“This is down to our expertise in the fashion industry, which is more familiar than the watch business in things like window displays and shop design. If you look at what we have done here in Baselworld with this booth, it is an example of what we can achieve in a short period of time [Gucci had installed a huge glass orangery with bohemian furniture and styling as its second stand at the show]. Execution for us is key, and we put a lot of effort into designing spaces that tell our story. Our watches are most successful when we are able to present them in our own environment,” Mr Braga, who is also senior vice president wholesale, franchising, travel retail & outlets for Gucci, explains.
Presentation of Gucci’s watches has helped propel them into a leading player in the fashion watch market, but Mr Braga is still not satisfied. “If you look at our displays today, they are still quite messy, unfortunately, because a transition to a new aesthetic is still in progress. We hope it will be fully in place by the end of this year, but we still have retailers that have a bit of everything,” he describes.
When the transition to the new look is complete, Gucci hopes it will help its retailers profit from the brand for many years. “Now that we have finished the update of the image and perception, we have to make it more focused. Retailers are the backbone of the commercial success for the brand over the next five years and we have to work with them,” Mr Braga promises.
The mention of a five year timeline, during which Gucci will rely heavily on its retail partners does not mean it will hold back from selling watches through its own boutiques or online. In fact, the company openly admits that its ecommerce store is its biggest outlet by turnover. Gucci approached ecommerce very early with our fashion and today our ecommerce site is our biggest store in the world. We started breaking down all the resistance years ago in fashion. Honestly, I still do not understand why the watch industry continues to resist. Many categories have proved ecommerce works, including some examples in the watch industry. Watches are a very saleable category online,” Mr Braga suggests.
Rolex and Patek Philippe may be reluctant to compete with their retail partners through their own ecommerce sites, but Mr Braga thinks their resistance will eventually break. “You are battling against something that is bigger than you. Consumers want to go in that direction. They already are, so it is just a question of time. For me, it is stupid not to learn and exploit a channel that today is part of our everyday life. Ecommerce is everywhere from high volume commodities selling on Amazon to high end luxury selling through the likes of Net-A-Porter, Matches Fashion and Farfetch,” he says.
“Ecommerce is a way of respecting consumers. The most valuable thing they have is time, so shopping online saves them time and gives them a great experience, particularly on nicely curated sites like Net-A-Porter,” Mr Braga continues. “Companies like Gucci in fashion have become retailers. All the fashion houses are manufacturers and retailers if you look at the likes of Chanel, Louis Vuitton and us. The vast majority of our sales are done through our own retail networks. In the watch industry it is not like that.”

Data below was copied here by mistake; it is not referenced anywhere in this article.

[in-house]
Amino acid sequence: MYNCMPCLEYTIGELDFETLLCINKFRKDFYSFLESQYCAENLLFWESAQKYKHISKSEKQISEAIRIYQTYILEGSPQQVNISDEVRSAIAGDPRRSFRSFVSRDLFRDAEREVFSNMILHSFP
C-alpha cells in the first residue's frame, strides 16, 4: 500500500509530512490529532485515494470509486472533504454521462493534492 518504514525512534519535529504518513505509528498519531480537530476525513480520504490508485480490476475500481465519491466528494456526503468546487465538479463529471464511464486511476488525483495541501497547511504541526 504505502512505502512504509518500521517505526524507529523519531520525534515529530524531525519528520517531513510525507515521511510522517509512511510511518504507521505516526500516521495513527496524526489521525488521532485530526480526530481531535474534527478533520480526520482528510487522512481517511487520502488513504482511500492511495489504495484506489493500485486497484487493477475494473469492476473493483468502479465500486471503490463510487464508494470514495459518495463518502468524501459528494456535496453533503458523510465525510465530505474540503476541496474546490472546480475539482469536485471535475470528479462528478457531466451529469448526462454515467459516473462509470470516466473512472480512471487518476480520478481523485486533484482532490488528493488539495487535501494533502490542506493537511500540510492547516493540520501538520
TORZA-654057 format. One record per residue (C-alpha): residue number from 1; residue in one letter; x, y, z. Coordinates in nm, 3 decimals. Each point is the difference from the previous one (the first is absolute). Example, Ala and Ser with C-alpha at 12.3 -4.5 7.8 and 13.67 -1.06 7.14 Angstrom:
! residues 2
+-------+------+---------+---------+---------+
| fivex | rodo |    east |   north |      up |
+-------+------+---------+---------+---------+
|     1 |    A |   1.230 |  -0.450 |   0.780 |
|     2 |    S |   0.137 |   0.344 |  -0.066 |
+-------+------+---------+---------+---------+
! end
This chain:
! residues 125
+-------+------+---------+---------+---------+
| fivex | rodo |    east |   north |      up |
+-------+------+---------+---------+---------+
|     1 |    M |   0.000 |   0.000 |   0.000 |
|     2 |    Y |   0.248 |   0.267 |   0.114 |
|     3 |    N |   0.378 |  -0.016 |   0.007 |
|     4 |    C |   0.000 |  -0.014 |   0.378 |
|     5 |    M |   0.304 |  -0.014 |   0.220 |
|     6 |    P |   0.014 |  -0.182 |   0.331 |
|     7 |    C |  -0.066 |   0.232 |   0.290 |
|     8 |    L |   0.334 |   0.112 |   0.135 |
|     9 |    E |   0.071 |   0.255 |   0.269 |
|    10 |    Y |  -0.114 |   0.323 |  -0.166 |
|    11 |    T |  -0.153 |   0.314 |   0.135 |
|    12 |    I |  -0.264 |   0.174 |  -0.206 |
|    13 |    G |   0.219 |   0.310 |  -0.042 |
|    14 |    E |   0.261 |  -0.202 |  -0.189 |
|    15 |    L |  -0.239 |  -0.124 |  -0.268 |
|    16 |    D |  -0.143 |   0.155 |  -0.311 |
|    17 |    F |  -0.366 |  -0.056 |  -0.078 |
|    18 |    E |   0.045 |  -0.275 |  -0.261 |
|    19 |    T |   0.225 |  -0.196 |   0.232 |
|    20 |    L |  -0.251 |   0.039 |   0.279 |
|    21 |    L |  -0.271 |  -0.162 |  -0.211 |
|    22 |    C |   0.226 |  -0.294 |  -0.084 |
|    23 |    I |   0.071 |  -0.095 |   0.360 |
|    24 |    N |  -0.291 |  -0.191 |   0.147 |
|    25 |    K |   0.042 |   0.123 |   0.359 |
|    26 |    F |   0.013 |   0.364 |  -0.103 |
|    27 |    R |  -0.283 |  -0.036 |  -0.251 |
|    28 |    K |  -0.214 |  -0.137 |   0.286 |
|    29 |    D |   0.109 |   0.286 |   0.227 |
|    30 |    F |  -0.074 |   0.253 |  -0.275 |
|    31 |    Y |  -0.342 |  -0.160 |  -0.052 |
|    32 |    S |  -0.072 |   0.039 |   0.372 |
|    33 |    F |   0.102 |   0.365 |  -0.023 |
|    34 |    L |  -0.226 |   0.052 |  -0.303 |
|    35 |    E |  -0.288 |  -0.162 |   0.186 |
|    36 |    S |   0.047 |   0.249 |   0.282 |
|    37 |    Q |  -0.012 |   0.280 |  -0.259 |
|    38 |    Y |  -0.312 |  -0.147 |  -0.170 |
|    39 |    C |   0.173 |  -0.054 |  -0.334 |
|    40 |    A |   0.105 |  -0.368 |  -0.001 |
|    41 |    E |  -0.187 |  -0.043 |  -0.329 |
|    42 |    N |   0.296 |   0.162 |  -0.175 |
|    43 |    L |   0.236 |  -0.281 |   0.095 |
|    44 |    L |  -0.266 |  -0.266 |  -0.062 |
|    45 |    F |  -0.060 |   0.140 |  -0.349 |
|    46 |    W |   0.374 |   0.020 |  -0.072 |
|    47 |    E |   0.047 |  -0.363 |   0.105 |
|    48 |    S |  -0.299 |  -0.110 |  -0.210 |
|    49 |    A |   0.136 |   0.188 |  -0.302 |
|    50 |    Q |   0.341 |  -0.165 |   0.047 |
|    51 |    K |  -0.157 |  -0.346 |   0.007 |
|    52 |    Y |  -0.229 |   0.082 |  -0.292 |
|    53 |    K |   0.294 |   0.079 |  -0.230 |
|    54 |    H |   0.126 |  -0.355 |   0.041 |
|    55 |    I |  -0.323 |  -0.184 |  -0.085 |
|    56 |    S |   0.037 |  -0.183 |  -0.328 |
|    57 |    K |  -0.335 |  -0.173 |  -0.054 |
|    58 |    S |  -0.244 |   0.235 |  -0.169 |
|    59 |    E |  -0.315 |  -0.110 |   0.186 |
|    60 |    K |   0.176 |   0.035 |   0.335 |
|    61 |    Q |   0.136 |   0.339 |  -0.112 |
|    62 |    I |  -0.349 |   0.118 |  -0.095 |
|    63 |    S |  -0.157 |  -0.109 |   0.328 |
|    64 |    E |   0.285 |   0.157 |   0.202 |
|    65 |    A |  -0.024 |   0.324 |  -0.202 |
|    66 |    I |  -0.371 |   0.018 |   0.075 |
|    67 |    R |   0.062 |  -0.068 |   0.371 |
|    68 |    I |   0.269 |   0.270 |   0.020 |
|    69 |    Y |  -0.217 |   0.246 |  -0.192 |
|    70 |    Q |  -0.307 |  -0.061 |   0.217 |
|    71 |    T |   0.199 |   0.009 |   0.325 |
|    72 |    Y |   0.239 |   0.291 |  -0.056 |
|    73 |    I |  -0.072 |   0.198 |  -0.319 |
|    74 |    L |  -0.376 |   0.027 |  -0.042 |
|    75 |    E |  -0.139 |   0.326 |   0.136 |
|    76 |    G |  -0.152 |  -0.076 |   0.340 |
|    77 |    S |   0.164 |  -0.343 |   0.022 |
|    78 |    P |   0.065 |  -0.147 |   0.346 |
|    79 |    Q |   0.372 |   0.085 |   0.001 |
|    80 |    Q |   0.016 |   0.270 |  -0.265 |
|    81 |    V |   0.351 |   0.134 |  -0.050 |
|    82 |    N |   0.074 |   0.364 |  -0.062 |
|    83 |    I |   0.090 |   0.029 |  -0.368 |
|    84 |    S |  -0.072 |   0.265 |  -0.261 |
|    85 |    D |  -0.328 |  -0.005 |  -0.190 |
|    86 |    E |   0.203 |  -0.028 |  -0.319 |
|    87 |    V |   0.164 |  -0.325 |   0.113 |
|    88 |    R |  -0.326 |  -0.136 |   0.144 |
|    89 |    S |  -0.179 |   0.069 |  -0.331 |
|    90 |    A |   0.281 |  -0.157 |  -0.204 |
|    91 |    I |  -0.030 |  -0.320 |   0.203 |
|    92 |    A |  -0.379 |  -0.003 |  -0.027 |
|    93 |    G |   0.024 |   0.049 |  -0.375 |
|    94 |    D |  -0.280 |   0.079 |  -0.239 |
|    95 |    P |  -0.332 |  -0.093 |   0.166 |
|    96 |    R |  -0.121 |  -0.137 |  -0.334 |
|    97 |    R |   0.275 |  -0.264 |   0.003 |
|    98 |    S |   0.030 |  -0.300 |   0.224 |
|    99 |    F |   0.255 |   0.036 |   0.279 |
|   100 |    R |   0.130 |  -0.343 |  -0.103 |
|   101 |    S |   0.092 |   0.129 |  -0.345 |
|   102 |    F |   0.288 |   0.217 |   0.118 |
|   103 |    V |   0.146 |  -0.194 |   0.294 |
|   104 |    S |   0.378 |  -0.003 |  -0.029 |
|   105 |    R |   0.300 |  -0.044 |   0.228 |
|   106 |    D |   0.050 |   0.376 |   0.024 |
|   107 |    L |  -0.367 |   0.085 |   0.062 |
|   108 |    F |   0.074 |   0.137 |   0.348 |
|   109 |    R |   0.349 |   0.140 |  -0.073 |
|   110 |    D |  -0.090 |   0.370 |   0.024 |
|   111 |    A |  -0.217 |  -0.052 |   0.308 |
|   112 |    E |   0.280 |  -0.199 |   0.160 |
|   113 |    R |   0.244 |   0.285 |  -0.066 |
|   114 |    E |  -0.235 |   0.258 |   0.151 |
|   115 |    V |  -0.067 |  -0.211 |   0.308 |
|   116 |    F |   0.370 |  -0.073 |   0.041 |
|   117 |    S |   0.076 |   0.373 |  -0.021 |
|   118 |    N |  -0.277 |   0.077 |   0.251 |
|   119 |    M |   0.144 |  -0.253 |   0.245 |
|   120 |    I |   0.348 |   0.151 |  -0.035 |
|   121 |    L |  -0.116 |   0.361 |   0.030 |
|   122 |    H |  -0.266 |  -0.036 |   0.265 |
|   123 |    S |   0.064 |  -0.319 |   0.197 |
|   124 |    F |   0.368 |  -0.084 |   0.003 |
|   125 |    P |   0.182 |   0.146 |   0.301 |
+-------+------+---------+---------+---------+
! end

Gucci is the biggest company within Kering Group, a luxury conglomerate that is also home to Yves Saint Laurent, Balenciaga, Alexander McQueen and high end Swiss watchmakers Girard Perregaux and Ulysse Nardin.
The different brands operate independently, but there is also a cross-pollination of ideas among the senior executives. “We speak to each other,” Mr Braga says. “My background is not in the watch industry so when I was appointed I spoke a lot to the leaders of the watchmaking businesses to learn from them. That is an open dialogue that continues.”
There is also a small amount of help between the brands on the manufacturing of watches. For example, Gucci does some stone setting for its sister maisons. Mr Braga says there may even be a time in the future when Gucci draws on the more complex watchmaking of UN and GP. “We might go to them for some complications in the future. We need to move step-by-step so at the moment we are producing a nice range of automatic watches but we cannot jump from €700 quartz watches to grand complications with tourbillons. That would not be credible,” he admits. “A good area for us is medium-to-high end jewellery, and watches like jewels. That is an area where we can be credible making high end watches in terms of their materials, so why not move higher up in terms of the movement as well. So, we are talking. There is definitely room for more collaboration,” he suggests.
Gucci is already moving through the gears when it comes to more expensive models. The company launched a special edition of its G-Timeless range of mechanical automatics at Basel at a considerably higher price point than its typical mark of around £700 to £1000. “We do not necessarily want to follow the same path as our competitors like Chanel and Hermes,” Mr Braga explains.
“We know where we come from. We started with a medium entry level price and we do not want to completely change that position. We will keep a similar entry level, because that has forever been one of the characteristics of Gucci watches and is useful to attract traffic and new consumers. But what we want to do is position the core of the offer one step up,” he hints.